What to Do if Your Baby Fell Out of Bed
It could happen to anyone. If your baby fell out of bed, don’t panic. Think calmly about what you should do.
First, stay calm if your baby fell out of bed
Babies’ bones are very fragile, and fractures aren’t common. If your baby fell out of bed, first, you must stay calm. You think better and act more rationally with a clear head.
This way, you can determine if you need to take your baby to the emergency room, or if it was just a scare.
When taking action, you should evaluate a few different things. First, the height the baby fell from. Was it a chair, the bed or a sofa?
If he fell while walking, it won’t be much of an impact. This will be important to decide if you should call the doctor or go to the emergency room.
With or without blood
Blows to the head or back are the most delicate. If your baby hit these spots, you should check for a few things.
Check for blood, look for the wound, and cover it with gauze and light pressure. If it doesn’t stop bleeding or the wound is very big, you should go to the emergency room.
If the wound is small and it stops bleeding with pressure, you can wait and see how it heals. Remember that a lot of blood can come out of the head, even if it’s not dangerous.
If there isn’t blood, look for a bump or dent to determine where he hit. In most cases, you just need to apply ice. However, you should watch out for other symptoms.
Vomiting and pain
If your child vomits immediately after falling, it’s usually reason to take him to the hospital. However, if your baby vomits a few minutes after crying, you don’t need to worry as much.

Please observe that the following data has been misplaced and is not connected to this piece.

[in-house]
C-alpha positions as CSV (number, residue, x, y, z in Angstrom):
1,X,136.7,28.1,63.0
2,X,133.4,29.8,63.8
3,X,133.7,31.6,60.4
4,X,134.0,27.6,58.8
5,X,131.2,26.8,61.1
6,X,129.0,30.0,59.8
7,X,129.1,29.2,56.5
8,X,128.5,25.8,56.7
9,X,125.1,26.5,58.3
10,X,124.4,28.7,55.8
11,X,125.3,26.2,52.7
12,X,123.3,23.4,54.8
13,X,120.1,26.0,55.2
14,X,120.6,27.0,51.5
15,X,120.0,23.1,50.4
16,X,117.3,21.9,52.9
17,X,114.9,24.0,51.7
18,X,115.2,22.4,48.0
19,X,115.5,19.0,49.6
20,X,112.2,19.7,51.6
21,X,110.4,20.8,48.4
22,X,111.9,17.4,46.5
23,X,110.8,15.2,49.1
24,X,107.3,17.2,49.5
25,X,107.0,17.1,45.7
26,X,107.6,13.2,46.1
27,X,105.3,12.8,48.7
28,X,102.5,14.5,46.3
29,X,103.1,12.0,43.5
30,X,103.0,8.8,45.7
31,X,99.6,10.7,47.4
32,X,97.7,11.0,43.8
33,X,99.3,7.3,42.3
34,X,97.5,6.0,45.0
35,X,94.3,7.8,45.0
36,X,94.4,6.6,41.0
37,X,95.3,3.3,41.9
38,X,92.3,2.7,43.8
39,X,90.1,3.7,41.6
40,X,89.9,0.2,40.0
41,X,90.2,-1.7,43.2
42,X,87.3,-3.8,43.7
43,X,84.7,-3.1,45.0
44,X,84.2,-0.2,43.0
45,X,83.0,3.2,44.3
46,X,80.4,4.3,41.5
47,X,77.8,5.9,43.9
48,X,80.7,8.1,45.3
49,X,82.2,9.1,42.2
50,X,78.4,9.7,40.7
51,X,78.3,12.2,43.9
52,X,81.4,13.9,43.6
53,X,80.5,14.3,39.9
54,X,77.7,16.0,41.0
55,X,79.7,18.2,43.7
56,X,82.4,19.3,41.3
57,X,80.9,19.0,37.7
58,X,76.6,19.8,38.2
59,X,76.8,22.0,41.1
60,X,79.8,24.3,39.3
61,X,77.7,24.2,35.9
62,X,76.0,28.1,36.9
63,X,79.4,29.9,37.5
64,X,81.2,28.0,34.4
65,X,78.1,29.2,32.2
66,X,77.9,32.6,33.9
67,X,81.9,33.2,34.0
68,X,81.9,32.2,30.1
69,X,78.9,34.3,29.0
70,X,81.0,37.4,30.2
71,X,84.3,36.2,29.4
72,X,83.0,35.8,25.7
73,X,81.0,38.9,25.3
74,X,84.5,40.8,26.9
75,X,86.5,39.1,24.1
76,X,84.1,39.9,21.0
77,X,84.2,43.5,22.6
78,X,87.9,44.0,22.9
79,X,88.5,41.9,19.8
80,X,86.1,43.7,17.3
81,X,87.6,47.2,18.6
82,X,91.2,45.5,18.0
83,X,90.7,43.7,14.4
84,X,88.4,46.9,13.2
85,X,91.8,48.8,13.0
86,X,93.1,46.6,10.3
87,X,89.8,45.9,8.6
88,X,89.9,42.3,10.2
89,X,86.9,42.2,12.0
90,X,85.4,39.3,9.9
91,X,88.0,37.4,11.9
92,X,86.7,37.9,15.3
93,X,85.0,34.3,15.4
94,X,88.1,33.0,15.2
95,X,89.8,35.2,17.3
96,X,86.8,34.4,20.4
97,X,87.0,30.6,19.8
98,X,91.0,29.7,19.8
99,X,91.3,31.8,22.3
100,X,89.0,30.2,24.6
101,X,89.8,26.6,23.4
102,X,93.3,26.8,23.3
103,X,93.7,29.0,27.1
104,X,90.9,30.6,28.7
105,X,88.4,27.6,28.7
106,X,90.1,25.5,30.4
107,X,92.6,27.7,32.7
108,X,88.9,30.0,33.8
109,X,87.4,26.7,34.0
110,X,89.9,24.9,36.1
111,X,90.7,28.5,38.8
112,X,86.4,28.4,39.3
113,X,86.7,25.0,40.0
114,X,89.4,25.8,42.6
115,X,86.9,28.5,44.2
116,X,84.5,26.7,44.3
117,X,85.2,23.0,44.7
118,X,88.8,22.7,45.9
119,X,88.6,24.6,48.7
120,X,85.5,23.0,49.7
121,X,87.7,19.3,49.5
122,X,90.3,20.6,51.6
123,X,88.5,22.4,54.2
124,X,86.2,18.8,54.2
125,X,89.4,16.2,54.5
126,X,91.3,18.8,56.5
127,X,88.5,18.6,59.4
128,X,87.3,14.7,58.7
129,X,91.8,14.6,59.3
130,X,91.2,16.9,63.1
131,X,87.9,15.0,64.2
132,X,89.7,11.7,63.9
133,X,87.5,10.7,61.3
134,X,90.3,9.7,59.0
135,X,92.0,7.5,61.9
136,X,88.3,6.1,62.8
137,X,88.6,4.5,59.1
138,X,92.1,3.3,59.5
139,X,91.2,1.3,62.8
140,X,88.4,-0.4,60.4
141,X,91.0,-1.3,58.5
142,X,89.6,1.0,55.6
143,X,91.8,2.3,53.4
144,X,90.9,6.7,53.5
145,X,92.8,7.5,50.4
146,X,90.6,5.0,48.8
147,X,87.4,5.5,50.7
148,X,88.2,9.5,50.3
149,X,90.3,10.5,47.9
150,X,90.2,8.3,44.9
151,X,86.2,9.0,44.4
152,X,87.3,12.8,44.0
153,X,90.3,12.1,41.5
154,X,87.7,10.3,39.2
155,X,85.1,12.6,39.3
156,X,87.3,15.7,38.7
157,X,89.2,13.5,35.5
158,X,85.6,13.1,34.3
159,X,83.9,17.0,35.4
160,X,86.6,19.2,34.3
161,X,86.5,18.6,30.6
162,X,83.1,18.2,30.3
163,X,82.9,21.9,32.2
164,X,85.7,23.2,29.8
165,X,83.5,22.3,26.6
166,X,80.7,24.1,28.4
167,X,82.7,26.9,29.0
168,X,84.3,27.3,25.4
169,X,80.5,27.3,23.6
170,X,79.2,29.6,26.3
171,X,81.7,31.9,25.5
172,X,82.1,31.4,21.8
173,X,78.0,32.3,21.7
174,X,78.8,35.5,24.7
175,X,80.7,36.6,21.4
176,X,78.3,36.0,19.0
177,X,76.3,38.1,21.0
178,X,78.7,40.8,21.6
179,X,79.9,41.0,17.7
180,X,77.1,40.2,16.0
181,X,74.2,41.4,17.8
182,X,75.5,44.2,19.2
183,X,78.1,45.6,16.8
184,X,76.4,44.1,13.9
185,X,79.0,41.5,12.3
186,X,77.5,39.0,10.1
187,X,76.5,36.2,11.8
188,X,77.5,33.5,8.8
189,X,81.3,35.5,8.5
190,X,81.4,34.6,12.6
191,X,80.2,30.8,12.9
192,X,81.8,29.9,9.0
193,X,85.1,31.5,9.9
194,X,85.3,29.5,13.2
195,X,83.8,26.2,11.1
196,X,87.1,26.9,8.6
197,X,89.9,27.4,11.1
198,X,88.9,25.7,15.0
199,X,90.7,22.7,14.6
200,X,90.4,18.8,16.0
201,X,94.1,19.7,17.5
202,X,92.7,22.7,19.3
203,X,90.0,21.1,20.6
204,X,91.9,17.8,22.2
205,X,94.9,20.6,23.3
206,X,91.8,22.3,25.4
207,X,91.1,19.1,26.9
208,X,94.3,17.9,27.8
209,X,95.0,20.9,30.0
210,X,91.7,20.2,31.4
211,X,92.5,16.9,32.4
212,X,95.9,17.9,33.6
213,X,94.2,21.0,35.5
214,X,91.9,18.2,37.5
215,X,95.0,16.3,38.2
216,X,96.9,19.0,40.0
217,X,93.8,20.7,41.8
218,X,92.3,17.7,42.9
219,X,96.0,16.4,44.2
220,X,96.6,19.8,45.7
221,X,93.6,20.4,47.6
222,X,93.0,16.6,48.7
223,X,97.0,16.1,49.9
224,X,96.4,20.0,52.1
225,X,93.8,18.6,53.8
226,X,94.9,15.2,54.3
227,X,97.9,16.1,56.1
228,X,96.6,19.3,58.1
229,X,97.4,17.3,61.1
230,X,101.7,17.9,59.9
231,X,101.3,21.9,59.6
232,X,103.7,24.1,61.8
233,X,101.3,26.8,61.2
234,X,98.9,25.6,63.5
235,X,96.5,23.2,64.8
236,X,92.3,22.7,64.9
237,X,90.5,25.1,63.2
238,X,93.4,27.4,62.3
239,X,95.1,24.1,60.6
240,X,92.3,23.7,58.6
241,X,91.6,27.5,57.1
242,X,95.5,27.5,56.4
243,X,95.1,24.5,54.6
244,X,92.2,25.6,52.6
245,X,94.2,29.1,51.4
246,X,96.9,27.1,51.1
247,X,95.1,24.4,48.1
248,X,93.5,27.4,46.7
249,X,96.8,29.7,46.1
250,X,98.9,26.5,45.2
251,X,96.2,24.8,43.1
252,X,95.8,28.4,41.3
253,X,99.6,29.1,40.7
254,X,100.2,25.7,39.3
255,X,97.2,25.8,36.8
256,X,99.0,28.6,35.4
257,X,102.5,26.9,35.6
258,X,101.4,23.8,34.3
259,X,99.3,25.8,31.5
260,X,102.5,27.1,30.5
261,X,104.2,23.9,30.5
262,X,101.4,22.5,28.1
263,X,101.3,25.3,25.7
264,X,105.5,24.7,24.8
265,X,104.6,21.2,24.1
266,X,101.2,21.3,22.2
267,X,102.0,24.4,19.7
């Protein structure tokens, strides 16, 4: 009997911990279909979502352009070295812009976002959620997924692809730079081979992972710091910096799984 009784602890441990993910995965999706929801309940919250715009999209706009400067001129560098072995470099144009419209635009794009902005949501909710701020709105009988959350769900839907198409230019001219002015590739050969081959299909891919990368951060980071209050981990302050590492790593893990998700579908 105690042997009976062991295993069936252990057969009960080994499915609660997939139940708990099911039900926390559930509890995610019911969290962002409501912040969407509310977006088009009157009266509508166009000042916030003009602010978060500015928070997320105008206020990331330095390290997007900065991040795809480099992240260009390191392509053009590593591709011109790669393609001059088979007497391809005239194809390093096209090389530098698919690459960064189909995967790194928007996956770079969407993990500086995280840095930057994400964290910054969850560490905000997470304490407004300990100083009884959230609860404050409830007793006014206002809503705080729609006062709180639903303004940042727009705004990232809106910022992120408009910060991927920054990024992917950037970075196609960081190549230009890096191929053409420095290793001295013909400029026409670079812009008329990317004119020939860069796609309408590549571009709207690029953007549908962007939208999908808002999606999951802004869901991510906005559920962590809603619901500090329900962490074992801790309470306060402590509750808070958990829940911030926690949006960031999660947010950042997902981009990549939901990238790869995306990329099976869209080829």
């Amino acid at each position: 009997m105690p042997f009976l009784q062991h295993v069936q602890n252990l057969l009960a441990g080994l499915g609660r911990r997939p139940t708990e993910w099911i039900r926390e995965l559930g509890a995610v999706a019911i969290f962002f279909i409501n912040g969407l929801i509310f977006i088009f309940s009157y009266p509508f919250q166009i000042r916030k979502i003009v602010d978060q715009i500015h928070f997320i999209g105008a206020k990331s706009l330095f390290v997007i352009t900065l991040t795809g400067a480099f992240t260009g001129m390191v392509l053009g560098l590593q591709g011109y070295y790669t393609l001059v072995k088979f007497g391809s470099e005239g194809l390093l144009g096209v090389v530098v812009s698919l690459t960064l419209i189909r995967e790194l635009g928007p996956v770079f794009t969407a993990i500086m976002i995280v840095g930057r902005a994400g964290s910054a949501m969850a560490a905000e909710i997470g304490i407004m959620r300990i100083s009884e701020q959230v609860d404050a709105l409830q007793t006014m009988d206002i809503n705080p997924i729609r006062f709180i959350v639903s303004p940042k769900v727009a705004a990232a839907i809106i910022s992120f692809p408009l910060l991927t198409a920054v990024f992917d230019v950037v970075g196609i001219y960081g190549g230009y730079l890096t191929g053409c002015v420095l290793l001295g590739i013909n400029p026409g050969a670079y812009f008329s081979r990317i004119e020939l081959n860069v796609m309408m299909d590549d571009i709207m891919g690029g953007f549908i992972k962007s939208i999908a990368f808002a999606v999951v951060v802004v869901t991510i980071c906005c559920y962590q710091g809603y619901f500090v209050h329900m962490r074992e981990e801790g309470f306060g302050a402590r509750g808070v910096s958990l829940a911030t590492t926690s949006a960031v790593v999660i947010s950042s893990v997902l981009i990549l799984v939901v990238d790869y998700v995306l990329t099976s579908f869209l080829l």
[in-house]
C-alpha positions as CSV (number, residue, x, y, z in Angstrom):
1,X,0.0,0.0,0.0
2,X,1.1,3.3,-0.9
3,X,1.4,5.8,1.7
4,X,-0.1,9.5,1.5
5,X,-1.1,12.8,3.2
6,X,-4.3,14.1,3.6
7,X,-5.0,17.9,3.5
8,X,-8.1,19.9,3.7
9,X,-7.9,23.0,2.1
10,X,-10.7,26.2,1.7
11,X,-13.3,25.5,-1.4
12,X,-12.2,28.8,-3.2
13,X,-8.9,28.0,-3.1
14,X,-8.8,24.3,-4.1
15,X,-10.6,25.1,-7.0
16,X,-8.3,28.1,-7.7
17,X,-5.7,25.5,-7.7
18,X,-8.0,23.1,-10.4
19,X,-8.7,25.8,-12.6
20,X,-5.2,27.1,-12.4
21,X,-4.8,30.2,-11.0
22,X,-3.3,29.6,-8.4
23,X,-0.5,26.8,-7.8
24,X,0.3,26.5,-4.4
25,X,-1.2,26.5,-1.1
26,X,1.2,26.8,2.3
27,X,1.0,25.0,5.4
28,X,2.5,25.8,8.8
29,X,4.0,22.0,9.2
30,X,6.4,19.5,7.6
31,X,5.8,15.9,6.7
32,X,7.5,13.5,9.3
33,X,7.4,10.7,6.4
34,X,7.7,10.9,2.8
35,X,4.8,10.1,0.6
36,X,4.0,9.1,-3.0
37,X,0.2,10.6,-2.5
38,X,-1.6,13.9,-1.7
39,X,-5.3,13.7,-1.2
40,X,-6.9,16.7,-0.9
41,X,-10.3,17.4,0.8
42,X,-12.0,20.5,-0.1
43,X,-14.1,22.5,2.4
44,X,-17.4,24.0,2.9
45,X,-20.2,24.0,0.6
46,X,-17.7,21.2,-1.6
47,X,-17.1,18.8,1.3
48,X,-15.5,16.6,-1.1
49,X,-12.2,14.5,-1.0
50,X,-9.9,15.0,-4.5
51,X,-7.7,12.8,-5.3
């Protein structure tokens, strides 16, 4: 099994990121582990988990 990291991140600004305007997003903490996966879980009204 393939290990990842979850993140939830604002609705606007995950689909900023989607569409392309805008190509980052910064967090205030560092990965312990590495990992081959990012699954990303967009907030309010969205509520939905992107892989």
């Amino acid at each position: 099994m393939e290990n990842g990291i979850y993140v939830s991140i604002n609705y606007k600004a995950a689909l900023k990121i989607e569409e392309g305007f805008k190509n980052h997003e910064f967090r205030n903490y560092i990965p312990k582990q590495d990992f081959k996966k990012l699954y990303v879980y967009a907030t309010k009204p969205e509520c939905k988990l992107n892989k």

It’s normal for babies’ throats to get irritated when they cry. Then, they start to cough and vomit. However, if this happens repetitively and forcefully, you should seek medical help.
Pain is also a good indicator. Again, if it goes away quickly, you don’t have anything to worry about. On the other hand, if the pain doesn’t go away and your child cries and screams, it’s best to go to the emergency room.
Confused and disoriented
If your child is confused, disoriented, or unconscious, go to the hospital. If he’s very sleepy and it’s hard to wake him up, you should go to the emergency room as well.
Seizures are reasons to go immediately to emergency care, as well as difficulty moving, seeing or speaking.
If your child is bleeding from the ears or nose, you must seek immediate help. You should also see the doctor if there’s blood in the whites of his eyes.
Also, if you see deformities anywhere on the body, such as arms or legs, as well as inflammations on the scalp, go to the doctor. In addition, changes in pupil size or unusual eye movements are also reasons to go to the emergency room.
If your baby fell out of bed, your baby might look fine and act normally afterward. In these cases, it’s best to stay home and see how he acts. Take at least 24 hours to watch for any possible symptoms.
How to keep your baby from falling
You can’t always avoid falls because they’re part of your baby’s developing motor skills. What you can do is help make sure these falls aren’t serious.
To lessen the consequences, there are several things you can do. Start by protecting the corners of your furniture, remove mats or make them anti-slip.
It’s important to place safety grilles at the top and bottom of the stairs, and get rid of anything that could make your baby trip. Remove chairs and tables near windows.
Also, when your baby is on the changing table, don’t ever leave him alone because he could flip over and fall. Finally, whenever your child is in the shopping cart, in the car or in a high chair, he should wear the safety belt.
All cited sources were thoroughly reviewed by our team to ensure their quality, reliability, currency, and validity. The bibliography of this article was considered reliable and of academic or scientific accuracy.
- Mª Jesús Esparza y Santi Mintegi. Aeped. 2016. Prevención lesiones no intencionadas. https://www.aeped.es/sites/default/files/documentos/guia-padres-prevencion-lesiones-no-intencionadas.pdf
- Texaschildrens.org. Prevención de caídas. https://www.texaschildrens.org/sites/default/files/IP_PreventingFalls_SP.pdf